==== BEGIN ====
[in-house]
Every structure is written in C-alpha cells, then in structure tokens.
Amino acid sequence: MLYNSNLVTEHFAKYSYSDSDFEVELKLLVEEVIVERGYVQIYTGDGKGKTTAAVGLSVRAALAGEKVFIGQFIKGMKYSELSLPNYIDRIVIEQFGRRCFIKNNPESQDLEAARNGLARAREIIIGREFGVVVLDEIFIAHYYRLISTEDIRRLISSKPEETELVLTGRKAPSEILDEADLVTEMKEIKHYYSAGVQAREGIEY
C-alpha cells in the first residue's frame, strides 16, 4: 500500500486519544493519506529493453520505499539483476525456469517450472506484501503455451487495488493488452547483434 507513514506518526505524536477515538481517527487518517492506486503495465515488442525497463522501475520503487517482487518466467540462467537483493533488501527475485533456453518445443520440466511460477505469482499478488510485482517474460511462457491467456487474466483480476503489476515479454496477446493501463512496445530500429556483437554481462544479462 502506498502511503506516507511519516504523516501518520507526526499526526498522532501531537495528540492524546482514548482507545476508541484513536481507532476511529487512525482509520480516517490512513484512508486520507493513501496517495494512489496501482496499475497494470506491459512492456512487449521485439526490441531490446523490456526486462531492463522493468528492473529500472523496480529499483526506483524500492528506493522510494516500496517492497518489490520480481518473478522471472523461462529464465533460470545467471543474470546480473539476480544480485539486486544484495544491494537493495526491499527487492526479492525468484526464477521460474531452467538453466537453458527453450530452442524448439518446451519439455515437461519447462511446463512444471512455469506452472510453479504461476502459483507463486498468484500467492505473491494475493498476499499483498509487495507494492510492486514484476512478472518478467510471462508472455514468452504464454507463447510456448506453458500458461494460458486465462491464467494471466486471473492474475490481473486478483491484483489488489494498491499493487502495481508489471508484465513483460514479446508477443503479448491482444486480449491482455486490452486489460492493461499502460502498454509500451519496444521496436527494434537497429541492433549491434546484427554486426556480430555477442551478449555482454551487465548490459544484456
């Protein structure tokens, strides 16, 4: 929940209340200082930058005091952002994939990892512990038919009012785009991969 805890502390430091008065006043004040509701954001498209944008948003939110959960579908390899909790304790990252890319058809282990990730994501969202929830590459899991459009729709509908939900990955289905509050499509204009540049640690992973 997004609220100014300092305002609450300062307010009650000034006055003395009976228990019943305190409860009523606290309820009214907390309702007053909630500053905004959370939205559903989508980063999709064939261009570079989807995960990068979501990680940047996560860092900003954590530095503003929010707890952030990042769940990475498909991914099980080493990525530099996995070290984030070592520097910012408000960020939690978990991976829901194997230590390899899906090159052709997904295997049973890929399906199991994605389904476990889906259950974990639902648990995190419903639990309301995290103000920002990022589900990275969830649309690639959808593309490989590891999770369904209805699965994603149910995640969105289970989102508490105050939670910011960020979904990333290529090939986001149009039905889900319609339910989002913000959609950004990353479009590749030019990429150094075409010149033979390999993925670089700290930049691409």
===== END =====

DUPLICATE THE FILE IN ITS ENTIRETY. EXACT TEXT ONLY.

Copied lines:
[in-house]
Every structure is written in C-alpha cells, then in structure tokens.
Amino acid sequence: MLYNSNLVTEHFAKYSYSDSDFEVELKLLVEEVIVERGYVQIYTGDGKGKTTAAVGLSVRAALAGEKVFIGQFIKGMKYSELSLPNYIDRIVIEQFGRRCFIKNNPESQDLEAARNGLARAREIIIGREFGVVVLDEIFIAHYYRLISTEDIRRLISSKPEETELVLTGRKAPSEILDEADLVTEMKEIKHYYSAGVQAREGIEY
C-alpha cells in the first residue's frame, strides 16, 4: 500500500486519544493519506529493453520505499539483476525456469517450472506484501503455451487495488493488452547483434 507513514506518526505524536477515538481517527487518517492506486503495465515488442525497463522501475520503487517482487518466467540462467537483493533488501527475485533456453518445443520440466511460477505469482499478488510485482517474460511462457491467456487474466483480476503489476515479454496477446493501463512496445530500429556483437554481462544479462 502506498502511503506516507511519516504523516501518520507526526499526526498522532501531537495528540492524546482514548482507545476508541484513536481507532476511529487512525482509520480516517490512513484512508486520507493513501496517495494512489496501482496499475497494470506491459512492456512487449521485439526490441531490446523490456526486462531492463522493468528492473529500472523496480529499483526506483524500492528506493522510494516500496517492497518489490520480481518473478522471472523461462529464465533460470545467471543474470546480473539476480544480485539486486544484495544491494537493495526491499527487492526479492525468484526464477521460474531452467538453466537453458527453450530452442524448439518446451519439455515437461519447462511446463512444471512455469506452472510453479504461476502459483507463486498468484500467492505473491494475493498476499499483498509487495507494492510492486514484476512478472518478467510471462508472455514468452504464454507463447510456448506453458500458461494460458486465462491464467494471466486471473492474475490481473486478483491484483489488489494498491499493487502495481508489471508484465513483460514479446508477443503479448491482444486480449491482455486490452486489460492493461499502460502498454509500451519496444521496436527494434537497429541492433549491434546484427554486426556480430555477442551478449555482454551487465548490459544484456
């Protein structure tokens, strides 16, 4: 929940209340200082930058005091952002994939990892512990038919009012785009991969 805890502390430091008065006043004040509701954001498209944008948003939110959960579908390899909790304790990252890319058809282990990730994501969202929830590459899991459009729709509908939900990955289905509050499509204009540049640690992973 997004609220100014300092305002609450300062307010009650000034006055003395009976228990019943305190409860009523606290309820009214907390309702007053909630500053905004959370939205559903989508980063999709064939261009570079989807995960990068979501990680940047996560860092900003954590530095503003929010707890952030990042769940990475498909991914099980080493990525530099996995070290984030070592520097910012408000960020939690978990991976829901194997230590390899899906090159052709997904295997049973890929399906199991994605389904476990889906259950974990639902648990995190419903639990309301995290103000920002990022589900990275969830649309690639959808593309490989590891999770369904209805699965994603149910995640969105289970989102508490105050939670910011960020979904990333290529090939986001149009039905889900319609339910989002913000959609950004990353479009590749030019990429150094075409010149033979390999993925670089700290930049691409």